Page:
Developing the digital curriculum

2 Oct 2011

A digital school isn’t just about having the technology. Schools need to fully take advantage of it to find new ways of teaching and to prepare students for the 21st century.

Giving schools hi-tech equipment is only the first step in digital education. The school system won’t change simply by dropping the latest technology into classrooms. There needs to be thought put into how it can improve the learning process.

“Technology in education is often project managed at a country level down to implementation. But time and time again the thinking isn’t eclectic enough,” says Jim Wynn, chief education officer, Promethean.

“So you put broadband in each school. So what? We need to ask ourselves what is it meant to be doing. What people don’t talk about when it comes to technology in education, beyond computers in classrooms, is the digital curriculum – how the technology merges with the syllabus.”

The opportunities the tools provide can spark any imagination for new ways of teaching. The internet offers endless resources for creative lesson plans, which integrate interactive activities and multimedia content.

e-Books can offer links to definitions and analyses on the passages that students are reading.

Technology can even help those disengaged from the traditional learning system, either by letting them study a subject online in their own time or even connect with their class through videoconferencing tools.

The fusion of the curriculum and technology could have an enormous impact on the classroom, transforming how students learn forever.

“For Ireland, the strategy needs to be around developing 21st-century workers and that skill set is very different from the first wave,” says Fiona O’Carroll, executive VP at HMH.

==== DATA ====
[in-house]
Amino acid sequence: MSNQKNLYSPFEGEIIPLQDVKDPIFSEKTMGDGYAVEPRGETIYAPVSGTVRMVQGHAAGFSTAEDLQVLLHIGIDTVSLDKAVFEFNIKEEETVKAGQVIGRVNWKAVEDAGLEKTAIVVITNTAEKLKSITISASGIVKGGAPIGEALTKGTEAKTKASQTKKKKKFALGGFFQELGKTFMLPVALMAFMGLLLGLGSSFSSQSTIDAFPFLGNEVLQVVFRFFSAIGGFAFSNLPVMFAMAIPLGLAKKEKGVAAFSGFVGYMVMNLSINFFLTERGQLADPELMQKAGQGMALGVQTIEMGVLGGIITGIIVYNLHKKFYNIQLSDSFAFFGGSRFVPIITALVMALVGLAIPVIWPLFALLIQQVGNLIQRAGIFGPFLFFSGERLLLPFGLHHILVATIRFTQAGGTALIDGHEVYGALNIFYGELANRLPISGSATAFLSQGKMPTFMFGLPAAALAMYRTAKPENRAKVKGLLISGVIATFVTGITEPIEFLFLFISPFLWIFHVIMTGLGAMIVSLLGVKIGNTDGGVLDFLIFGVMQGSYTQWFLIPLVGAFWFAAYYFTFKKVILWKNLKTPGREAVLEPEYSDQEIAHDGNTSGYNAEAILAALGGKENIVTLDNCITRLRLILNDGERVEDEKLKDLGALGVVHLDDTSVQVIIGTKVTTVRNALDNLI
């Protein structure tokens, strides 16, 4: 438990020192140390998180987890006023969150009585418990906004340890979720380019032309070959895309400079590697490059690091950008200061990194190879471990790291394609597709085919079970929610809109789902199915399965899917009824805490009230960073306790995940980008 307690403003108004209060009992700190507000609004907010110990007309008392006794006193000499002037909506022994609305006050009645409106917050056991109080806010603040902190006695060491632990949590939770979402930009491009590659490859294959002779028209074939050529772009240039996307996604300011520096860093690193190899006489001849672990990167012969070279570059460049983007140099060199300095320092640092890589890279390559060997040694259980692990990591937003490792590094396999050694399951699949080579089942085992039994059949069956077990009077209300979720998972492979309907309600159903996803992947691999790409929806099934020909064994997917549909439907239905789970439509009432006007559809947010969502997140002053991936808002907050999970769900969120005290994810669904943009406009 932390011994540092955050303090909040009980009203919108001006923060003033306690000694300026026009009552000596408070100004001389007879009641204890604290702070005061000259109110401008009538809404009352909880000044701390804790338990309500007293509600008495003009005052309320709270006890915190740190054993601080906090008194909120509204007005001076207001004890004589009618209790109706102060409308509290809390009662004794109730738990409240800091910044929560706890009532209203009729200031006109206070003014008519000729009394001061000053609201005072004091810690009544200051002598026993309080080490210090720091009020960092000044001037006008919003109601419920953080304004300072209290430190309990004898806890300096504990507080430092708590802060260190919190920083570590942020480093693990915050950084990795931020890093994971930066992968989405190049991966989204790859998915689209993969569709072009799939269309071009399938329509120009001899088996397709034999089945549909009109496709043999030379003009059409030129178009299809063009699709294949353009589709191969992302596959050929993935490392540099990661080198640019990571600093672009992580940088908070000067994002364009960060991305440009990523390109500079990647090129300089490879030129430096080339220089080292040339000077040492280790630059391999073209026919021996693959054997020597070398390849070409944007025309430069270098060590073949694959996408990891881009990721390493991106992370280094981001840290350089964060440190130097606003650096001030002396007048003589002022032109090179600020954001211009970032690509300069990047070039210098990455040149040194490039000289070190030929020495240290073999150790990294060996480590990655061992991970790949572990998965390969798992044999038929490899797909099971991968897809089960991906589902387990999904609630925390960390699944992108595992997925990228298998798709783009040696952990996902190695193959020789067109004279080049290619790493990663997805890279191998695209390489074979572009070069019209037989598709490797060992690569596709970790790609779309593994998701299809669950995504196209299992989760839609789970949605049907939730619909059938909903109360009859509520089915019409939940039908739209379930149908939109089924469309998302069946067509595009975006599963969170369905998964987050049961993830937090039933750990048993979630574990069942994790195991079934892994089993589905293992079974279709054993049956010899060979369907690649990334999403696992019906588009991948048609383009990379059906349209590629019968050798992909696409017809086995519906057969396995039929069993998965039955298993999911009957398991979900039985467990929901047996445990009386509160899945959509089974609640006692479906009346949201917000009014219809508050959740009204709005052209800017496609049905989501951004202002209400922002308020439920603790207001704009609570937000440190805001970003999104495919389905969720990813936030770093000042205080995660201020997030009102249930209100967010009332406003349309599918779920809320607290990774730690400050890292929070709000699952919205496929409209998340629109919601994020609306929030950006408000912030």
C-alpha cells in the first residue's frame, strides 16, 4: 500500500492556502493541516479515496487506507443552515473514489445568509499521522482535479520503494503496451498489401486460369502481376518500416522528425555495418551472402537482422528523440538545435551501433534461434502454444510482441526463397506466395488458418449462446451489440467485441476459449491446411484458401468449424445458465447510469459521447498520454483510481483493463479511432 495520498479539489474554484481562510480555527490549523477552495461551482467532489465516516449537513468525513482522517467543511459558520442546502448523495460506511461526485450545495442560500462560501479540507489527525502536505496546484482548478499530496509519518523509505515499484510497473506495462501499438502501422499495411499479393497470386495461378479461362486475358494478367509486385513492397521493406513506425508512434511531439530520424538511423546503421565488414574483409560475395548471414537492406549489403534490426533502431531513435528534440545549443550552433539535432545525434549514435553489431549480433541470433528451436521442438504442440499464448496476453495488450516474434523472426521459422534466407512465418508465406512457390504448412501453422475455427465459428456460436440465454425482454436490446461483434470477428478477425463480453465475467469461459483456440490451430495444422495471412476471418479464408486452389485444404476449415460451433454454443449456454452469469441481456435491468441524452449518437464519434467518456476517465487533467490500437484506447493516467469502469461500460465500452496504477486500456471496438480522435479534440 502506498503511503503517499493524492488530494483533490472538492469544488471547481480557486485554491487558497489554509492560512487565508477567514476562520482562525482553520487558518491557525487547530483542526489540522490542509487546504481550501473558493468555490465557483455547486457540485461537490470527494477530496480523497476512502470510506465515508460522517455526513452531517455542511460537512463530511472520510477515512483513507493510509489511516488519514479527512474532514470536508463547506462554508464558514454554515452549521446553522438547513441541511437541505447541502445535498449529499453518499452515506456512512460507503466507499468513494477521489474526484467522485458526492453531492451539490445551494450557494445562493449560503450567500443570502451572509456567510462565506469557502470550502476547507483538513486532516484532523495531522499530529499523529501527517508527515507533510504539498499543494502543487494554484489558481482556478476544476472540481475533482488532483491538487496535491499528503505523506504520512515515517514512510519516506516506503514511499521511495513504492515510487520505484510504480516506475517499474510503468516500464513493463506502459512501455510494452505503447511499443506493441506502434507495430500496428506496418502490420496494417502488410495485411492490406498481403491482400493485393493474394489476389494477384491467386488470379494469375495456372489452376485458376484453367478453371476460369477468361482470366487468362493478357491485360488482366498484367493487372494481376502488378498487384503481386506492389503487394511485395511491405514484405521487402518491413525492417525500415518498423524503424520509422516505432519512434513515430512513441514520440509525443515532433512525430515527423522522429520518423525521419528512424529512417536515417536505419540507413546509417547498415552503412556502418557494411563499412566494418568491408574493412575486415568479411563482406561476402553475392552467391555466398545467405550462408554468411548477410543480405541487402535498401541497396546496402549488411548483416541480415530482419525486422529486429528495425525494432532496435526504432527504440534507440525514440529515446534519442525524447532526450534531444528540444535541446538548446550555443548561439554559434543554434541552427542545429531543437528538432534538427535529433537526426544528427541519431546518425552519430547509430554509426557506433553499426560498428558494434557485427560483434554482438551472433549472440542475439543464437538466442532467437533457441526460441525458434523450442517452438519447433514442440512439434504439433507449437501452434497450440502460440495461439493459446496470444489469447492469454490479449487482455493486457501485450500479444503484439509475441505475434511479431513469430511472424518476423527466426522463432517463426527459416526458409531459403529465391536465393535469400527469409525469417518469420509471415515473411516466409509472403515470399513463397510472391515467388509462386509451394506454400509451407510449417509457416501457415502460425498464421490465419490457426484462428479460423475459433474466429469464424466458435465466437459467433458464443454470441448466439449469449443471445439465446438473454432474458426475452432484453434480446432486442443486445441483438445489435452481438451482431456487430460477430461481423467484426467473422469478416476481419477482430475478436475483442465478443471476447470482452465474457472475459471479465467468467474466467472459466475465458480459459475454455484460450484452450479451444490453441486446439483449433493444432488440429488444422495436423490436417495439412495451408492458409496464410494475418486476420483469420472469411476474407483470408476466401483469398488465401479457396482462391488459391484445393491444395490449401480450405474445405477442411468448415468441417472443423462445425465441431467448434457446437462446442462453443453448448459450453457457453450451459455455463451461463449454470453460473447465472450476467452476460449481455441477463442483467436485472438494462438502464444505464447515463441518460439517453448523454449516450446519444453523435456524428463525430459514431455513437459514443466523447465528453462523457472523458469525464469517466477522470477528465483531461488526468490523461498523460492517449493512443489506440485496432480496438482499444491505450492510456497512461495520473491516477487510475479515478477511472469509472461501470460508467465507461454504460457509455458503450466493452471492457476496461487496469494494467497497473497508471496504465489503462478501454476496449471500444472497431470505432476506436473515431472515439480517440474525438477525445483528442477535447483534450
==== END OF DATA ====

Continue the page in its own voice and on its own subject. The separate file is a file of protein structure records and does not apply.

“What’s going to matter is being a global player – 21st-century critical thinking, collaboration, peer-to-peer, being able to work in complex and fast moving environments and being able to work in innovative R&D types of activity.

“So we need to align the education system so that that is what we are producing, just like we did when you look back at the 1960s and 1970s. We had a vision of what we needed to produce for the jobs that would exist 20 years from then and we got it right – history has proven the success we had. Now, we need to do the same again.”


■ 62.9pc of students use computers in Irish
schools, significantly below the OECD average
of 74.2pc, according to an OECD PISA report
into online digital literacy
■ 93.2pc of Irish students use PCs at home,
slightly above the OECD average of 92.3pc

One example of a programme helping to move Irish students into the 21st century is Lero’s software development lessons for transition-year students.

Undertaken with support from the Irish Computer Society, Lero trained 50 teachers to use Scratch, a graphical programming language developed by the MIT Media Lab to make animations and games for the web.

Scratch is simpler than most other programming tools, as it’s very visual, but still teaches the fundamentals of software development. It also helps improve students’ mathematical, creative and team skills.

Forty-five hours worth of teaching materials are also provided, along with a student workbook, allowing these trained teachers to show transition-year students how to code. Along with this, has further resources and details of a competition for students to design their own project.

So what should be considered when developing content through digital means in education?

“One of the big things I’ve come across initially is picking the right tool. It helps an awful lot if it’s free and also if you can install it without needing high spec machines,” says Claire McInerney, education and outreach officer at Lero, noting that not all schools will have an up-to-date technological infrastructure.

“We did look at other tools initially but they were hindering what we could do because we wanted this to become a national programme. So if you want to get something to go into a lot of schools, you’ll want to get something for the baseline.”

Encouraging these group projects is essential to train students to work with their peers, which will be necessary for the future workplace.

However, independent learning is also crucial, to help them increase their own understanding of subjects. For example, The Educational Company of Ireland has podcasts and exam resources for students to help them learn on their own.

Ultimately, one of the biggest aims for the digital curriculum is to help foster a love of learning among students. Encouraging them to take the initiative to teach themselves is vital for their growth and development, as they continue to learn as they enter adulthood.

“No longer do we leave school or college with a set of skills that will last us until we’re 65,” says O’Carroll. “So we have to be able to constantly learn, and to be able to engage with a digital learning experience will really facilitate that.”